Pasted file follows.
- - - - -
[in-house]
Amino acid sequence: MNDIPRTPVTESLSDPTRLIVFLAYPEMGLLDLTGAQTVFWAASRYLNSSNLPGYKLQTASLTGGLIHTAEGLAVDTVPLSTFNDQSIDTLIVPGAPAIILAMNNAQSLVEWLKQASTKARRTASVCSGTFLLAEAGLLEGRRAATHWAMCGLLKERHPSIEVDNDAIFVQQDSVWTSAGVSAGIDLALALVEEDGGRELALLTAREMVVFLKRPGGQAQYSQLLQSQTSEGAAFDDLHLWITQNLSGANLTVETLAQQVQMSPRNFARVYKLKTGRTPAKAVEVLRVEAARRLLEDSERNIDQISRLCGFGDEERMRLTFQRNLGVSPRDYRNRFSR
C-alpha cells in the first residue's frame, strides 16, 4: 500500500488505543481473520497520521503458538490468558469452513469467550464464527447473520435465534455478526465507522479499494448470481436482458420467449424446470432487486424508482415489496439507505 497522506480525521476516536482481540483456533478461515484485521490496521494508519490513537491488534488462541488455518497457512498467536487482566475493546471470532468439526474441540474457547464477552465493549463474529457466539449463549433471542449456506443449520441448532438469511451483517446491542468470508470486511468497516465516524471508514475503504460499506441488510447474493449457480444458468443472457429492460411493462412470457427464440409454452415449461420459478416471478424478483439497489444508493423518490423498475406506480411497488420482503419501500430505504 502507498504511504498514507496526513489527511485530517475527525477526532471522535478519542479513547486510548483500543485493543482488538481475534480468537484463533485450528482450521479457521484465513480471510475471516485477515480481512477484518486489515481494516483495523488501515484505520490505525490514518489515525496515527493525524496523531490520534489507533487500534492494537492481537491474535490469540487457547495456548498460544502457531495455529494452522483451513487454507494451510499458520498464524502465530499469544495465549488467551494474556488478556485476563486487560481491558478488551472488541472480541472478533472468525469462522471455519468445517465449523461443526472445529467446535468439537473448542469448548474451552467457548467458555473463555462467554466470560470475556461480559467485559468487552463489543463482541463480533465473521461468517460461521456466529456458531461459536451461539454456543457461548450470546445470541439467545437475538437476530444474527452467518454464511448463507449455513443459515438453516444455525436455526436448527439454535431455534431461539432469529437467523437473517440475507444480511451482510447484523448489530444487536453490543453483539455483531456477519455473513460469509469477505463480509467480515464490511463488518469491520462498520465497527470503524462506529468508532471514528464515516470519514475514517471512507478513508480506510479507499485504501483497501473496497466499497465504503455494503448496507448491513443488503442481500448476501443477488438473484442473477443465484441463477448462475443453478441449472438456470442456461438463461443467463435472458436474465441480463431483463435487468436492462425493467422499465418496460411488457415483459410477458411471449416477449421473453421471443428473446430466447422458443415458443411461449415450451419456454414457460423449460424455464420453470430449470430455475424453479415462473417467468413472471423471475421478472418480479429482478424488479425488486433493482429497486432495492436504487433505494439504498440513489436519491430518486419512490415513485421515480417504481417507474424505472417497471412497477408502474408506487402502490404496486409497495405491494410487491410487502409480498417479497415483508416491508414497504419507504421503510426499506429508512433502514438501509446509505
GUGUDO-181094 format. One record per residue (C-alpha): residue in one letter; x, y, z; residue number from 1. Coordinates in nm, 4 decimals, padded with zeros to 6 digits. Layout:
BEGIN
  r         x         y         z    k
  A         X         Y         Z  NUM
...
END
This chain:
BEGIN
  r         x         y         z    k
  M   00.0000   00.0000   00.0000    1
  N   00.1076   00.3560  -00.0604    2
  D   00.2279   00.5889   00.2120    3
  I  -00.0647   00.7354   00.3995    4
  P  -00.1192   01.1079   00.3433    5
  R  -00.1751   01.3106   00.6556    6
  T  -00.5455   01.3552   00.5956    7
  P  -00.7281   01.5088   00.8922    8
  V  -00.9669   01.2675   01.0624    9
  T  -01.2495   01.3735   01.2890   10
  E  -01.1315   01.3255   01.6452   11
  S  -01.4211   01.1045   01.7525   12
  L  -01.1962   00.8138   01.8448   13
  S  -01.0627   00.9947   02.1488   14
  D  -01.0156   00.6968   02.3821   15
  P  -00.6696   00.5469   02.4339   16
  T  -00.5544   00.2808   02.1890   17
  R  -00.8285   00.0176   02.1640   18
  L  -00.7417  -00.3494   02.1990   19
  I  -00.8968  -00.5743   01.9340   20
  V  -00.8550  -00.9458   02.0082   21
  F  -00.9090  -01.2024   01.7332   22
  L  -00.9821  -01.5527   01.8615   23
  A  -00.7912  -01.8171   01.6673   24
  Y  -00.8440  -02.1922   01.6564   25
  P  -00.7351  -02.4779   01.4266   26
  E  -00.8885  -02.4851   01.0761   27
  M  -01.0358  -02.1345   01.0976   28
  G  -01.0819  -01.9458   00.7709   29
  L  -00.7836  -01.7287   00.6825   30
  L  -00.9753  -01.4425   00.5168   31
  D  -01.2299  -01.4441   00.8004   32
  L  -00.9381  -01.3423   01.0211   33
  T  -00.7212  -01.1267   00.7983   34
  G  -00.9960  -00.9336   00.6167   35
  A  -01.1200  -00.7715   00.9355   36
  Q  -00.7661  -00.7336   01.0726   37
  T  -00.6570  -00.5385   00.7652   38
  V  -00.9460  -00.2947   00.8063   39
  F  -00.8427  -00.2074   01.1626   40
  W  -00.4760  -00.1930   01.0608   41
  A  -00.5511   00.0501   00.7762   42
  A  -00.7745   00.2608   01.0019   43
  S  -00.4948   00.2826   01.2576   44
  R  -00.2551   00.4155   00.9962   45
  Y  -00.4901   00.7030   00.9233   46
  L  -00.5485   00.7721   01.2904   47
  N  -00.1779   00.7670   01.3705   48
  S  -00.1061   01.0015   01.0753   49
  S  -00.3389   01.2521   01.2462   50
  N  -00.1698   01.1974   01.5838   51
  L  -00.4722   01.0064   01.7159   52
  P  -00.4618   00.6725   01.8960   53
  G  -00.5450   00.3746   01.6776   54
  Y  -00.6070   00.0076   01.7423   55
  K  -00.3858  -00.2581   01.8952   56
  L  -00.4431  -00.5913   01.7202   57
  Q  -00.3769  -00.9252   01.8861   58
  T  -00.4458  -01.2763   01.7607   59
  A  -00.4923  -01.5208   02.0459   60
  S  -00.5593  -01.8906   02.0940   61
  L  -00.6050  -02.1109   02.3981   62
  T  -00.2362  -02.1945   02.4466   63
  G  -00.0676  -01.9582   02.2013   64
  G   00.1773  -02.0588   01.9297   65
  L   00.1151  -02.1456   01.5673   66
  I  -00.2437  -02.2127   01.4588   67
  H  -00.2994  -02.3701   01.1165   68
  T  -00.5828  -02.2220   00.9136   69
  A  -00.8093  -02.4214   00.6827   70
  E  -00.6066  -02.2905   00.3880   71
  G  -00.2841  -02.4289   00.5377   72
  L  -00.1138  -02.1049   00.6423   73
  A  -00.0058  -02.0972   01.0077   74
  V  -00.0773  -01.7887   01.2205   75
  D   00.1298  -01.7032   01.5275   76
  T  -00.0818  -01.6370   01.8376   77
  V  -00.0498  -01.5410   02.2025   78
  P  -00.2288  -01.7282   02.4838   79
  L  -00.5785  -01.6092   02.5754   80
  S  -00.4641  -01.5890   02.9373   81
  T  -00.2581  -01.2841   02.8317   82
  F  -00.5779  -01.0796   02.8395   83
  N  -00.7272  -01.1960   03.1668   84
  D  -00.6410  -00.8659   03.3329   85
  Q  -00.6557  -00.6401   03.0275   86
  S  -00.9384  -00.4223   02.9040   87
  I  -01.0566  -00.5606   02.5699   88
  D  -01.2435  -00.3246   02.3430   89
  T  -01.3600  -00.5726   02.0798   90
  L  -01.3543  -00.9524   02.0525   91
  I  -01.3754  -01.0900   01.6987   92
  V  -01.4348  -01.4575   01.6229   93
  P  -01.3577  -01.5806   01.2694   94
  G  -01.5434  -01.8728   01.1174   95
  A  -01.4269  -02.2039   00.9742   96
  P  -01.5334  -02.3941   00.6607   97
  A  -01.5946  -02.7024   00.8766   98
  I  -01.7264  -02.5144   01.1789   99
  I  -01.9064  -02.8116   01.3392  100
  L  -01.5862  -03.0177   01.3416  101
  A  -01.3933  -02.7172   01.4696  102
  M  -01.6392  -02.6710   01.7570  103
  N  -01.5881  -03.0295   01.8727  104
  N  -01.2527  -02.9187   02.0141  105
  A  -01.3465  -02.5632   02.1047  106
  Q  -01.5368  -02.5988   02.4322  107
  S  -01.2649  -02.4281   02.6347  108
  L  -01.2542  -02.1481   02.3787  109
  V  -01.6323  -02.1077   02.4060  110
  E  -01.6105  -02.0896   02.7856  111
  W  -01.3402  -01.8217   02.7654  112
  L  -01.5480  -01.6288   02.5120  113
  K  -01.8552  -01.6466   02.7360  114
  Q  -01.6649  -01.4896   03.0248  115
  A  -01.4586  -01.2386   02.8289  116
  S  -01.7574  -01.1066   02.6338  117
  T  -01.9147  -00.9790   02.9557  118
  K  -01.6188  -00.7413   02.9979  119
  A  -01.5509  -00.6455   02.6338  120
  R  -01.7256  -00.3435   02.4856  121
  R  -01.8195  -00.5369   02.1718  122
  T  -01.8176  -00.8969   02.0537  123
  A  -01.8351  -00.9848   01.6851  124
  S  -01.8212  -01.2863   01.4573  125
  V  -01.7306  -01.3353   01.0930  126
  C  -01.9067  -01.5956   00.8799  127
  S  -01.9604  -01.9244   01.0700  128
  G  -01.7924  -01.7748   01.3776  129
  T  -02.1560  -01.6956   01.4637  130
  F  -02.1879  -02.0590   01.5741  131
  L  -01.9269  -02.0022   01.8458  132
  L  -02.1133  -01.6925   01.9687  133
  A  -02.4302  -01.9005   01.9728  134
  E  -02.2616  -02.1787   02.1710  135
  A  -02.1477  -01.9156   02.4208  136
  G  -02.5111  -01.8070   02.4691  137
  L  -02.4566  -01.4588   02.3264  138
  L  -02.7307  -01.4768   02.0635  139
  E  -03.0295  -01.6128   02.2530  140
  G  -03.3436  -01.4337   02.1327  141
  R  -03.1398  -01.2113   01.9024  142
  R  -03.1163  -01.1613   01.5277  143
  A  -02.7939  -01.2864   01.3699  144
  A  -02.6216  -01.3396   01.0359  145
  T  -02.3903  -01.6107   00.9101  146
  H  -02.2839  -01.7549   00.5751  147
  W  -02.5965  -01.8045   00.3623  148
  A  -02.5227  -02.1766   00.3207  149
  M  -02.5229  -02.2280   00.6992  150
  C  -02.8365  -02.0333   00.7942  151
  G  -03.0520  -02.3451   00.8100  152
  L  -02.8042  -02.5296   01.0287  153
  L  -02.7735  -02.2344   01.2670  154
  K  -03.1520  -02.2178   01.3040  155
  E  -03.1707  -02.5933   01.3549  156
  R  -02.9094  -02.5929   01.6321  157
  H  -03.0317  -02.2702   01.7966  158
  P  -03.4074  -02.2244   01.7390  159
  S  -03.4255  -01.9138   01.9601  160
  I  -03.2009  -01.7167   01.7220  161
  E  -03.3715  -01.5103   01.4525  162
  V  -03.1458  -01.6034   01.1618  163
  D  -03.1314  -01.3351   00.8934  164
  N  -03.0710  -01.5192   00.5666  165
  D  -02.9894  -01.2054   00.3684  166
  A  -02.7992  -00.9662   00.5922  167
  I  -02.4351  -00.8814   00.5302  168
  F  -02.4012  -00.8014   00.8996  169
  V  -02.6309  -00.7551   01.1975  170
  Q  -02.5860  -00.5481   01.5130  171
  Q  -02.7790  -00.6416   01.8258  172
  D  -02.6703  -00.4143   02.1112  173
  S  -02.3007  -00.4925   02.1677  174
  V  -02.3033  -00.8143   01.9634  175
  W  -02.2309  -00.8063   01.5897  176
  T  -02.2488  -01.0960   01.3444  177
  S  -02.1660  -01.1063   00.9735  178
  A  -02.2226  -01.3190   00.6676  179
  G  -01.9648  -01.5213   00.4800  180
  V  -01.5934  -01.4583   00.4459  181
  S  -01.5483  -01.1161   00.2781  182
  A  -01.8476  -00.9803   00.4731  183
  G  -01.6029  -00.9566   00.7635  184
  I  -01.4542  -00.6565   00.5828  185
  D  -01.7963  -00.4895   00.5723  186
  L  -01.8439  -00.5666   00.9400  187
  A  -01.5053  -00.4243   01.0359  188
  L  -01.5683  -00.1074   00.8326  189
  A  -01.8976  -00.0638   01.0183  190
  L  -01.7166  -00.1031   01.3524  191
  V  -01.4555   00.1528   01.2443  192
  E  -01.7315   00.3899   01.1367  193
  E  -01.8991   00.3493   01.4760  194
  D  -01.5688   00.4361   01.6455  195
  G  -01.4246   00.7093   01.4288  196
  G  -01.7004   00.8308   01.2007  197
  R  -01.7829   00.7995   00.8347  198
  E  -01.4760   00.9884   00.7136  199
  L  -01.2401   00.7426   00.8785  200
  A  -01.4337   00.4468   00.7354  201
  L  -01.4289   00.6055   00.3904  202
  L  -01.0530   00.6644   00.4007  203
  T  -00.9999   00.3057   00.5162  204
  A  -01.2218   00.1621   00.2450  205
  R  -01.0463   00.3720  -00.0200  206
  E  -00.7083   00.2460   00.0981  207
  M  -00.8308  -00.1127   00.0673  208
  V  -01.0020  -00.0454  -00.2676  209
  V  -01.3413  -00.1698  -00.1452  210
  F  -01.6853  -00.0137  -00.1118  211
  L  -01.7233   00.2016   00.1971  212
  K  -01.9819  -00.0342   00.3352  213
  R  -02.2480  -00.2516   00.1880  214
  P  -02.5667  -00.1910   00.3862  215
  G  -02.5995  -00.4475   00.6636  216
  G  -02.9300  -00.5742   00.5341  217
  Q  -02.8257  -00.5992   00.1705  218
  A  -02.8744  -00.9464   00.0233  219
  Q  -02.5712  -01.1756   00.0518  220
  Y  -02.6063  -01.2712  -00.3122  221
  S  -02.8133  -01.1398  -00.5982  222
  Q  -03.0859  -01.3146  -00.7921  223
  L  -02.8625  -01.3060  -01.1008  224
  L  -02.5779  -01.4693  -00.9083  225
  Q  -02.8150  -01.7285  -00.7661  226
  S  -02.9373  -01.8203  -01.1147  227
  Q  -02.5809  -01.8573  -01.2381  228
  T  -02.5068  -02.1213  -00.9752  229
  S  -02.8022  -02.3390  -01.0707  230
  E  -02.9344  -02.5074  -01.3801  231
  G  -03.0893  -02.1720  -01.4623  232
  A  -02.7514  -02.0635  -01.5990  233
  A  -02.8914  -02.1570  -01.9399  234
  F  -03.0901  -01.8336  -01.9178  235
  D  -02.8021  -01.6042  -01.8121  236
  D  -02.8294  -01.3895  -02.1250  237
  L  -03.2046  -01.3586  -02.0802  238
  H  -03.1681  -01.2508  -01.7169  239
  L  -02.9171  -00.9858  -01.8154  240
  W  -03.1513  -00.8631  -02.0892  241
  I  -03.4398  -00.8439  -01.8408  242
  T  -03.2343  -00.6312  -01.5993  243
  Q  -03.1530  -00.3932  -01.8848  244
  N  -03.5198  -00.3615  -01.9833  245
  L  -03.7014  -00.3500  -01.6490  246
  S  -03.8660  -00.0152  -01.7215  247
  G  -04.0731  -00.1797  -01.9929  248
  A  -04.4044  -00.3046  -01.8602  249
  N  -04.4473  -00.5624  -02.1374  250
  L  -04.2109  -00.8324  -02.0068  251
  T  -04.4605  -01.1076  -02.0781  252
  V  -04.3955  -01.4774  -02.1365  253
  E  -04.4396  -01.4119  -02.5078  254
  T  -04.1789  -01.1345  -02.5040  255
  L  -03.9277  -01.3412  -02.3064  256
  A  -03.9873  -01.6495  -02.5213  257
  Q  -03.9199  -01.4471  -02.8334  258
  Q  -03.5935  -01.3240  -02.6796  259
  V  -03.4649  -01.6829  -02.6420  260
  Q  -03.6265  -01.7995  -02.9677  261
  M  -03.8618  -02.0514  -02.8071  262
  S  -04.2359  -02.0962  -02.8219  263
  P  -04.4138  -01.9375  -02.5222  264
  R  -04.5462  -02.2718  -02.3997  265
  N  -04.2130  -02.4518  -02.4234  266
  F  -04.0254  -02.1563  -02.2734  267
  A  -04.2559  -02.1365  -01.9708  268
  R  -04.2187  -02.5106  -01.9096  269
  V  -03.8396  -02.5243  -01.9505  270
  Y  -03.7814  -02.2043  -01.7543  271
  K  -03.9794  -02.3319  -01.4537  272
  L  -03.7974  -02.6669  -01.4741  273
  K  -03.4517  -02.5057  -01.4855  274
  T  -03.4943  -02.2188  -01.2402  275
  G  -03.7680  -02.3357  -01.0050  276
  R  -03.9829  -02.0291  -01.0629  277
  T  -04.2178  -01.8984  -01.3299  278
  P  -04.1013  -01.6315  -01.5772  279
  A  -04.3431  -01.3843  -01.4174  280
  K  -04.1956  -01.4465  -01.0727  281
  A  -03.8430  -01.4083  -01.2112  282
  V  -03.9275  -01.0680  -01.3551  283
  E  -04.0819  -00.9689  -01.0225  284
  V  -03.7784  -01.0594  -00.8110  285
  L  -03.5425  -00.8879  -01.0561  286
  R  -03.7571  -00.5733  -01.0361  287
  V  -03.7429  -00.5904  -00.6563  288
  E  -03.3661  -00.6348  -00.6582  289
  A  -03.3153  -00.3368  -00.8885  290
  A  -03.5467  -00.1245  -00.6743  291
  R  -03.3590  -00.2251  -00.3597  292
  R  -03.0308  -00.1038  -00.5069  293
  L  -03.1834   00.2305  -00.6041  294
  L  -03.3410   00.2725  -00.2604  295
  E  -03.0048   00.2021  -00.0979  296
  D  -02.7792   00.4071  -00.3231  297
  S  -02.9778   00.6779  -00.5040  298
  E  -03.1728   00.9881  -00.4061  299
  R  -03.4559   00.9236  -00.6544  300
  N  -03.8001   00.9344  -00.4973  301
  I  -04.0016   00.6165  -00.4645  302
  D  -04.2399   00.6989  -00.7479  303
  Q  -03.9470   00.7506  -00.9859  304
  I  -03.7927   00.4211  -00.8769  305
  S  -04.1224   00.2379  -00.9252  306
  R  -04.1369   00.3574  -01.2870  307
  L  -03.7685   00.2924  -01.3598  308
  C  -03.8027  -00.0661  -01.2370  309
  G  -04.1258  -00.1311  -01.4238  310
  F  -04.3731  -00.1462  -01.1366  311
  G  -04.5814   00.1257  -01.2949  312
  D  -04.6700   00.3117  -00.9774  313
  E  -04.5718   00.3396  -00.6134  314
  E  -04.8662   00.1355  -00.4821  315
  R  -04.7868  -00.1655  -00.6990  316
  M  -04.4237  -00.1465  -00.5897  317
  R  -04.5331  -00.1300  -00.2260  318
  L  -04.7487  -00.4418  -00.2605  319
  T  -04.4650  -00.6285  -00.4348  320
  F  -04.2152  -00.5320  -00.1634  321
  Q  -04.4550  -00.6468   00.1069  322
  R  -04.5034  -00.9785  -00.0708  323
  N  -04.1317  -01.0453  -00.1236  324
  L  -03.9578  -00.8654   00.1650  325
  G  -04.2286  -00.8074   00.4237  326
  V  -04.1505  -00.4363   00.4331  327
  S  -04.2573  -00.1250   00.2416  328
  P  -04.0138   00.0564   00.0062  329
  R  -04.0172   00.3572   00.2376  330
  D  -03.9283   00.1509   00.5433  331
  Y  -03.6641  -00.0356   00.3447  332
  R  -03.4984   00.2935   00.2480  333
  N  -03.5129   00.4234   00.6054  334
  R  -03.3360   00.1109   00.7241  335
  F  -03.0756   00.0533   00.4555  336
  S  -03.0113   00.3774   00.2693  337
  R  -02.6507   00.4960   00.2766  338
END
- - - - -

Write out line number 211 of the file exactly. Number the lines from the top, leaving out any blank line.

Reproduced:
  E  -01.4760   00.9884   00.7136  199